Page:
– intrinsic spectrum: from 7500 to 11 500 Å with 5 emission lines to simulate Hα+[N II]+[S II] complex at z = 0.6, with a constant line width σ = 5 Å, and a constant continuum;
– velocity field: v_{0} sin i = 250 km s^{−1} and w_{0} sin i = 420 km s^{−1} arcsec^{−1} corresponding to a turnover radius r_{0} = r_{d};
– instrumental model: linear dispersion law D(λ) aligned along the xaxis, and simplified apodized transmission.
A constant Gaussian noise component is finally added, so that the peak signaltonoise ratio (PSNR) is around 40 (a typical value for high quality slitless HST spectra).
The fit residuals without (resp. with) kinematics are shown in the middle (resp. bottom) panel of Fig. 4. The minimal χ^{2} computed on a rectangular region of 40 × 60 px around the Hα and [S II] lines decreases from 2688 for 40 × 60 − 7 = 2392 degrees of freedom (DoF) to 2380 with only two additional kinematic parameters (w_{0}, v_{0}). This Δχ^{2} = −106 decrement for a model with only two extra parameters has a onetailed pvalue of ∼10^{−23}, corresponding to a 10.0σ detection level. As expected, the residual map without kinematics displays a clear signature of the velocity field as a coherent quadrupolar structure around Hα line position; this structure disappears in the residual map with kinematics.
Fig. 4. Top: input peaknormalized dispersed image data (gray) and model with kinematics (contours) adjusted on the fit region (rectangle). Bottom left: residual map for the model without kinematics, with a quadrupolar structure visible at Hα line location. Bottom right: residual map for model including kinematics. The cross represents the position and relative PA of the galaxy at Hα wavelength. The decrease in the χ^{2} with two additional kinematic parameters corresponds to a 10.0σ detection. 

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The fiducial fit with kinematics gives v_{0} sin i = (243±39) km s^{−1}, w_{0} sin i = (397±53) km s^{−1} arcsec^{−1} and z = 0.599 98 ± 0.000 04 (statistical error), all within 1σ of the input values.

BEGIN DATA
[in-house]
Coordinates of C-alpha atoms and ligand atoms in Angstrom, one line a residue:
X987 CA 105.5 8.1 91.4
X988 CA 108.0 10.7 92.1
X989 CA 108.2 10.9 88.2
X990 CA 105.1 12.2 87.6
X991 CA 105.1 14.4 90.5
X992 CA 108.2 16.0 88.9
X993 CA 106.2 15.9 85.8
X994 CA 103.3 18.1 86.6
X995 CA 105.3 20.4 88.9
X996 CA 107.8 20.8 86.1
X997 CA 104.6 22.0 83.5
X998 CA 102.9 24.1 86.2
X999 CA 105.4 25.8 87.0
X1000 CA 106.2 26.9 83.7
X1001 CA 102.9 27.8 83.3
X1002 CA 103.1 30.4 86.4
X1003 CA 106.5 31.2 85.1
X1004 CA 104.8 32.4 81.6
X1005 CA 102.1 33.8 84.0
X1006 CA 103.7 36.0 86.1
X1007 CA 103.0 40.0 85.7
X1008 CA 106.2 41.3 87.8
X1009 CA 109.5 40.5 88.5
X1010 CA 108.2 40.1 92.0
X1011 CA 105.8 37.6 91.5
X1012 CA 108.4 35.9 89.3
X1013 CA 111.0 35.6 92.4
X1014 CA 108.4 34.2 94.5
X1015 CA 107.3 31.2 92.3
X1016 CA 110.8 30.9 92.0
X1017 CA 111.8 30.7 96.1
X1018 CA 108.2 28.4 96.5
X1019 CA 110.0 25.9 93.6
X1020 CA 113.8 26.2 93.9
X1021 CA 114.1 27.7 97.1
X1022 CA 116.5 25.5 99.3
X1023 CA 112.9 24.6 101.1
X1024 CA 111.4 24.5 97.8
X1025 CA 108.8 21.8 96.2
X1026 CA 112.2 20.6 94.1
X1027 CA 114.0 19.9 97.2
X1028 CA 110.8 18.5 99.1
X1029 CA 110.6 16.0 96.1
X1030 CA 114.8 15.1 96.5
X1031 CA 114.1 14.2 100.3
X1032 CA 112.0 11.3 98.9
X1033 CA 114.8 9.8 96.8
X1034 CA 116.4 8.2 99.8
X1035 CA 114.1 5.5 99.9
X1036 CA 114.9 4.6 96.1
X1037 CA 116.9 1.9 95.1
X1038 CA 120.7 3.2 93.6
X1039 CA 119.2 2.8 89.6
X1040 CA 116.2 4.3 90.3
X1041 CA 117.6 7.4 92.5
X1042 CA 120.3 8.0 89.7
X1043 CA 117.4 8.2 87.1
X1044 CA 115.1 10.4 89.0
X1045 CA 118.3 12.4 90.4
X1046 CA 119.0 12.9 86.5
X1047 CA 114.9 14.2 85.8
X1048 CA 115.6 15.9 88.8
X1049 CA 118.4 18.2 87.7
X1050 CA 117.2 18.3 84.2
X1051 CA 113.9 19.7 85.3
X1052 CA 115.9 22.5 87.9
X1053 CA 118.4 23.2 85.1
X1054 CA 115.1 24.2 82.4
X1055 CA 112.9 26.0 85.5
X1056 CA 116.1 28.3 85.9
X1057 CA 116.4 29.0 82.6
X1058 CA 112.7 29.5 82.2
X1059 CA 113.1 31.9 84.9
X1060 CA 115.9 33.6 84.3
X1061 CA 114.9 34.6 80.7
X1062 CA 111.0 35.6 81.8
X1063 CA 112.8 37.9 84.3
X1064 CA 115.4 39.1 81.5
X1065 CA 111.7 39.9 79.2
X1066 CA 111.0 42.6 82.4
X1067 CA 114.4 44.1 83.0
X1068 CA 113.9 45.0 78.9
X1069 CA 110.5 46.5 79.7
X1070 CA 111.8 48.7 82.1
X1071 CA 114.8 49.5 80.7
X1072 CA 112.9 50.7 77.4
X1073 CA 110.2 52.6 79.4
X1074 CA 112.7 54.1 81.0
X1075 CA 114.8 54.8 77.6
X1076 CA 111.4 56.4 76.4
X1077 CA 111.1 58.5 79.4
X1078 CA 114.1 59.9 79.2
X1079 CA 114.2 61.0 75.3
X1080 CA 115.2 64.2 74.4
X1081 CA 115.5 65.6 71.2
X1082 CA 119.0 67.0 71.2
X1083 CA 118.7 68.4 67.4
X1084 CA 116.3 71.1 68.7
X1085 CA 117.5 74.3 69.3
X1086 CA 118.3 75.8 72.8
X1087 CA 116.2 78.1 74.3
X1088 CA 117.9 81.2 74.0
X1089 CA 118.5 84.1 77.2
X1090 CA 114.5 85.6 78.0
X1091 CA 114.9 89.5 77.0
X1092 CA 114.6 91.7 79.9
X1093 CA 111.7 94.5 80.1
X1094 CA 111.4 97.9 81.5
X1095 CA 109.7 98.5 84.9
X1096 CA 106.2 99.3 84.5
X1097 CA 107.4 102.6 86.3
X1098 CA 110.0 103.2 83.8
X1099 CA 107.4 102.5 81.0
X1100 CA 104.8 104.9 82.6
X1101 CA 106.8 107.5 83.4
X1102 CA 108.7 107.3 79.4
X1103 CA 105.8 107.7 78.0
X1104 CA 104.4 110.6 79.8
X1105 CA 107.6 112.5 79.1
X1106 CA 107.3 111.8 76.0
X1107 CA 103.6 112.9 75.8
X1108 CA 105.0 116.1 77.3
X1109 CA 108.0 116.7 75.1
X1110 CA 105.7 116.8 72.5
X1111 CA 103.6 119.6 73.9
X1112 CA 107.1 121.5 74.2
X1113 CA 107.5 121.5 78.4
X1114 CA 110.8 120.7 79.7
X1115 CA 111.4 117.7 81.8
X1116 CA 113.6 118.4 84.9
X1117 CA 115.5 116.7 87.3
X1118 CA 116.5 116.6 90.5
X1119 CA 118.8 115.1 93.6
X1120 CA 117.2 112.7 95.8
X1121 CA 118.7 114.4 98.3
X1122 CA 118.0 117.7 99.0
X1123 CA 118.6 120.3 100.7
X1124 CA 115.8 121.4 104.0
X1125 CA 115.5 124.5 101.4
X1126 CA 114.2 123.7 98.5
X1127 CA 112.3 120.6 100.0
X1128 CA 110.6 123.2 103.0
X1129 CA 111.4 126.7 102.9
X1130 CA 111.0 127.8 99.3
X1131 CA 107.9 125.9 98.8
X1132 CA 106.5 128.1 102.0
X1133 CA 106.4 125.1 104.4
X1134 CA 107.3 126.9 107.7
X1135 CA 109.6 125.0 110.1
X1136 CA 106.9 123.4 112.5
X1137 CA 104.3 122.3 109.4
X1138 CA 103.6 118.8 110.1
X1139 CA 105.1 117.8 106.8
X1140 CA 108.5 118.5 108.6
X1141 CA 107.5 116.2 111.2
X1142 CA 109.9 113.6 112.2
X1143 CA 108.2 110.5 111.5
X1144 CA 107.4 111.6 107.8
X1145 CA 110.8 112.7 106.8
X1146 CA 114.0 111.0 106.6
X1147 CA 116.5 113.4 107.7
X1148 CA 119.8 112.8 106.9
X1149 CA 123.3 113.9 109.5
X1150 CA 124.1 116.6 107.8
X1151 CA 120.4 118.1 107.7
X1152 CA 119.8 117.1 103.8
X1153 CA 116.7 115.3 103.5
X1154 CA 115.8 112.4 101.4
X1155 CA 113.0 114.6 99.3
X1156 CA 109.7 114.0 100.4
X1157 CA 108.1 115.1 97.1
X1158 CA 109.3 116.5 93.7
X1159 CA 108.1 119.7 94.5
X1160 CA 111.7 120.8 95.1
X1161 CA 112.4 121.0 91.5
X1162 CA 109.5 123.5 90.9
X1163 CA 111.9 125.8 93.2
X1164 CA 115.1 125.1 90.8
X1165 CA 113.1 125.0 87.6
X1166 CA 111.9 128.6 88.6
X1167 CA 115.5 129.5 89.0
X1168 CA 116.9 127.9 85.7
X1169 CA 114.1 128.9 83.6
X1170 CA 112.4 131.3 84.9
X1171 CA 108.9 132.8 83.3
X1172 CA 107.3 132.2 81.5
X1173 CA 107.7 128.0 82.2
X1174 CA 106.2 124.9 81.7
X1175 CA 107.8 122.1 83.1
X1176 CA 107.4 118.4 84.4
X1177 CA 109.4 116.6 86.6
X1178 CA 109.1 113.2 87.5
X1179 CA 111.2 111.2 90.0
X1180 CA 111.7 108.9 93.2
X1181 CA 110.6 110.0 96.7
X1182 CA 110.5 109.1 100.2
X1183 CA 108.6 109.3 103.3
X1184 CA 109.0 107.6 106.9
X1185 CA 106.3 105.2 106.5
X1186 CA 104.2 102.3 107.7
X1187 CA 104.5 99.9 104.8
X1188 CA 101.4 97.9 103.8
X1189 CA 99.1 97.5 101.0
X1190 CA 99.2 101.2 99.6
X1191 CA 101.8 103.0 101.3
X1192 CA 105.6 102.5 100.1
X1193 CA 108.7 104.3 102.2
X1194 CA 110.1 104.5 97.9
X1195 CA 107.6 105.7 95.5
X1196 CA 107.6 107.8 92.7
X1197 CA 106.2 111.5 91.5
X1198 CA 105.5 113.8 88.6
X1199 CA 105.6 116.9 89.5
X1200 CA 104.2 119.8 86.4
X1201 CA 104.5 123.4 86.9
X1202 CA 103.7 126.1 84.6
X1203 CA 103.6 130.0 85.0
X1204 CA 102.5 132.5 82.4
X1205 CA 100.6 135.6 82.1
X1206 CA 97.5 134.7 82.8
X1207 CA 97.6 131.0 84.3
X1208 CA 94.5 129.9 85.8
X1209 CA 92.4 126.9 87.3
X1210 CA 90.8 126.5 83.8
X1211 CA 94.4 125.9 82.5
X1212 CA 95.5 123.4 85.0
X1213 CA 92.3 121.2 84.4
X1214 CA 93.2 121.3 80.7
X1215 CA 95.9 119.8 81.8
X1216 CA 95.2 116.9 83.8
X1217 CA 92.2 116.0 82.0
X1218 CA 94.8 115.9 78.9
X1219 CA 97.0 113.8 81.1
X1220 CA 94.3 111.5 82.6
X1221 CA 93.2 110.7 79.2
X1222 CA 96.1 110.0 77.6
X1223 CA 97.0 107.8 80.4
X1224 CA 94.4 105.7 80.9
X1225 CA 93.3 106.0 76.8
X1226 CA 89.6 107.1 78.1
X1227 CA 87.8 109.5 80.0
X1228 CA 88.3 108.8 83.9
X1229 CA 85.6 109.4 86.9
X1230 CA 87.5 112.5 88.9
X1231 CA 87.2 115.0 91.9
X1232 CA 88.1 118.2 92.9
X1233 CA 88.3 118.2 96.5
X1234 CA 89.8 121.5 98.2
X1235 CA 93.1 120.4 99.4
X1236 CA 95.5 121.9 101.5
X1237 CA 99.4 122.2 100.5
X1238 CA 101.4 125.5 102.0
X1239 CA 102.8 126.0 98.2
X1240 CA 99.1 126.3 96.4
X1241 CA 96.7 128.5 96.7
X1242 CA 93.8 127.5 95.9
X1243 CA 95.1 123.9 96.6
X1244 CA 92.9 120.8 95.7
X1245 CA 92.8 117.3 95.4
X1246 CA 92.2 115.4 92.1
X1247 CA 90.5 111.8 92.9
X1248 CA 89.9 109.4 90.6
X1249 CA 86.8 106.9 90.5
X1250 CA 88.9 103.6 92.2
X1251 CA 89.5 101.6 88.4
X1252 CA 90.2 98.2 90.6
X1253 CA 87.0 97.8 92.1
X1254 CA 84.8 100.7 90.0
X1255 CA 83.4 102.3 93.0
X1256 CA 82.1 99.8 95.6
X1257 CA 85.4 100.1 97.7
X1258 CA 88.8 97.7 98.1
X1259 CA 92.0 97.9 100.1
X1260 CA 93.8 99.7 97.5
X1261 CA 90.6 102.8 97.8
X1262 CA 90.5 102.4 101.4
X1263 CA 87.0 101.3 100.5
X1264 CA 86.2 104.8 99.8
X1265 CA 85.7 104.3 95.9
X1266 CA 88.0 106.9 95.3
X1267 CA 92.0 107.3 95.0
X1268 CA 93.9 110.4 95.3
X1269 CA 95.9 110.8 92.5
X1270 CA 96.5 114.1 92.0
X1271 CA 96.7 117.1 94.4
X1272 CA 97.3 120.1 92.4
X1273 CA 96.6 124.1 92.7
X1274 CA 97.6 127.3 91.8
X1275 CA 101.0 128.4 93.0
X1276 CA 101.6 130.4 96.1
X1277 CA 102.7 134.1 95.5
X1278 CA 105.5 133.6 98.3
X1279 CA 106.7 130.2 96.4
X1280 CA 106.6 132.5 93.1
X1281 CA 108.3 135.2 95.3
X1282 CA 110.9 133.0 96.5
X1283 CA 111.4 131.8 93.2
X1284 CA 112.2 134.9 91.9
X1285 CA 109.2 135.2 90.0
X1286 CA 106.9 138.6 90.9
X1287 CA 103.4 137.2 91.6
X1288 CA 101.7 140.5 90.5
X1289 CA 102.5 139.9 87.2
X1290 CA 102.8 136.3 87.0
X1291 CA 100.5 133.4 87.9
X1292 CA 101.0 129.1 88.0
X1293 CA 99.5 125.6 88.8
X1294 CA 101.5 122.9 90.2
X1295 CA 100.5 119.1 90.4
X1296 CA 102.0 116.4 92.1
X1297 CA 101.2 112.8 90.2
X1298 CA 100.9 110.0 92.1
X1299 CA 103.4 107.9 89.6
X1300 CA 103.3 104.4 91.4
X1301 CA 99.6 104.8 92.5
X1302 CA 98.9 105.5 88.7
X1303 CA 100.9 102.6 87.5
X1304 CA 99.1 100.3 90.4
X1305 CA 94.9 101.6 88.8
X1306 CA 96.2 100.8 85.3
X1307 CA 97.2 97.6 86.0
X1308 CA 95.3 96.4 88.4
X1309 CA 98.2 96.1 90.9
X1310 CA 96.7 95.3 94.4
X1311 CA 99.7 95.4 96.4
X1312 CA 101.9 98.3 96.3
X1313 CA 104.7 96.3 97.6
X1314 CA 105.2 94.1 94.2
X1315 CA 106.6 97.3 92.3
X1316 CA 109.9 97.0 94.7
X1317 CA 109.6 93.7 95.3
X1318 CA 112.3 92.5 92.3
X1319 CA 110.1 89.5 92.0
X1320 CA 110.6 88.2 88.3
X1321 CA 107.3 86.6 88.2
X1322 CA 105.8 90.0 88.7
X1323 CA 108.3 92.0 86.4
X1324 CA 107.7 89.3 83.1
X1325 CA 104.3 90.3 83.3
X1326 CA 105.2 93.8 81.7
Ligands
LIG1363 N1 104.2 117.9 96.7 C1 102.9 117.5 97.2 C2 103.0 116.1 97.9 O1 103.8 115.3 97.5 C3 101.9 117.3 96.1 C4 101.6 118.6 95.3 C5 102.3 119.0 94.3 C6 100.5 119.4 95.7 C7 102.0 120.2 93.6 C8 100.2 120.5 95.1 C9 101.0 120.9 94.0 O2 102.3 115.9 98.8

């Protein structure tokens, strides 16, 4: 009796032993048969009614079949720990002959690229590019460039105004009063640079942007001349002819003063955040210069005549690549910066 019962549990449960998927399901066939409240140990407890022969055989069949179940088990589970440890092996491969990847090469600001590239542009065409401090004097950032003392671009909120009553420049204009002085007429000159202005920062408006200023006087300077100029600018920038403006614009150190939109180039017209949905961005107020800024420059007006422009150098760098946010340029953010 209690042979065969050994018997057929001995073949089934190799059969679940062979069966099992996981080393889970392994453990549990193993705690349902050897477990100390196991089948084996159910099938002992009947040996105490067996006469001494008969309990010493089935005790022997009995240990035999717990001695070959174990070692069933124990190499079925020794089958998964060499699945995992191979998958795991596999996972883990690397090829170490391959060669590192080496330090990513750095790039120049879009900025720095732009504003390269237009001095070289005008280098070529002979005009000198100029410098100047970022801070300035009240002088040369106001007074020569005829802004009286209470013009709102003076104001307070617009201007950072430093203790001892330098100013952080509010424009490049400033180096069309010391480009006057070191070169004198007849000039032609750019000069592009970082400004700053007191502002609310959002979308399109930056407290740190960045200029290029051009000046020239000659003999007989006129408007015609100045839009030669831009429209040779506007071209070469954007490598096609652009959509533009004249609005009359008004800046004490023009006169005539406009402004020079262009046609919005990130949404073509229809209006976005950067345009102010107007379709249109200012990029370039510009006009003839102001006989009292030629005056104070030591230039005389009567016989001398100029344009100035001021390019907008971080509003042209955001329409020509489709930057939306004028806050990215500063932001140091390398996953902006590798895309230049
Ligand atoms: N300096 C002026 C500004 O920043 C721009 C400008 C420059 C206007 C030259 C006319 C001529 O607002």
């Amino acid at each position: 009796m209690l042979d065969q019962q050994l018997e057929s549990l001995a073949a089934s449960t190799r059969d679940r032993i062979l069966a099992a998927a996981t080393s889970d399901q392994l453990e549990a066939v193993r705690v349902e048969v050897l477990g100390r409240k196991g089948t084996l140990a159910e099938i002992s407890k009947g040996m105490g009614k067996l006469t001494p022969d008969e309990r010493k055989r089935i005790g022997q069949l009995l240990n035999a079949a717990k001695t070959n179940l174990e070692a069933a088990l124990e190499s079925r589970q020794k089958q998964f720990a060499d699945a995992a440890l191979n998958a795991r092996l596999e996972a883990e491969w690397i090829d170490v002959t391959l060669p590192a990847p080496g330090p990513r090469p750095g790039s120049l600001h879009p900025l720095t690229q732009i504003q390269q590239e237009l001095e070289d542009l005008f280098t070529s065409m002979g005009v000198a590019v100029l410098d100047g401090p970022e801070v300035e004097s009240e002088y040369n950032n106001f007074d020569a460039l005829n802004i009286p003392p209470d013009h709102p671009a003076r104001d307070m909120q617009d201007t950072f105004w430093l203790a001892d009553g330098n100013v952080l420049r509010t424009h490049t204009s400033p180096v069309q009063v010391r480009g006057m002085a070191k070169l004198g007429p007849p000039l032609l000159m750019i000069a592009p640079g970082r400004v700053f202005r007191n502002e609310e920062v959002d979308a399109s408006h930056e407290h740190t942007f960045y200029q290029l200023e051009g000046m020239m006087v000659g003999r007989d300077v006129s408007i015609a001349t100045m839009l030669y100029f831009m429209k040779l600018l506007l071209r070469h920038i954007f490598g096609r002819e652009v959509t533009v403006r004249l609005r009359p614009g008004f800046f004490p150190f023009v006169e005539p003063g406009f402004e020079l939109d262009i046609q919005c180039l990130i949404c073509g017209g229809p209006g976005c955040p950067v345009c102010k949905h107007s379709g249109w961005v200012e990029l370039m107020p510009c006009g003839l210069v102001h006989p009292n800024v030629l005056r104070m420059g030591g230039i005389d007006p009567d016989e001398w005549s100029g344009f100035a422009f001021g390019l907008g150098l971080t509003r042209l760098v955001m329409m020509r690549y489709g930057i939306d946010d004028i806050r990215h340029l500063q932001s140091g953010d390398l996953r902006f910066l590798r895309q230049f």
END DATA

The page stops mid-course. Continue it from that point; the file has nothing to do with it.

The correlation matrices are presented in Fig. 5 for the fit without and with kinematics. It should be noted that the kinematics parameters v_{0} sin i and w_{0} sin i are slightly anticorrelated, but are almost uncorrelated to the other adjusted parameters: no other galactic or instrumental parameter can mimic a kinematic signature.
Fig. 5. Correlation matrix for both fits without (left) and with (right) kinematics for fiducial simulation. 

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Fig. 6. Marginalized distributions of kinematic parameters v_{0} sin i, w_{0} sin i and redshift z for 500 realizations of a Gaussian noise with PSNR of 40. Blue lines show input values for the simulation, the dashed lines show the 16th, 50th and 84th percentiles of the posterior distribution. Red lines (resp. shadded region) indicate fit result (resp. ±1σ error band) derived from the fiducial noise realization. 

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To test the parameter distribution, we performed the fit for 500 different realizations of the Gaussian noise with a PSNR of 40 in the same configuration, and we present the marginalized distributions of measured parameters v_{0} sin i, w_{0} sin i and redshift z in Fig. 4. All distributions are consistent with the input parameters in the simulation, and reasonably Gaussian. As expected from correlation matrix (Fig. 5), there is a slight anticorrelation between kinematic parameters.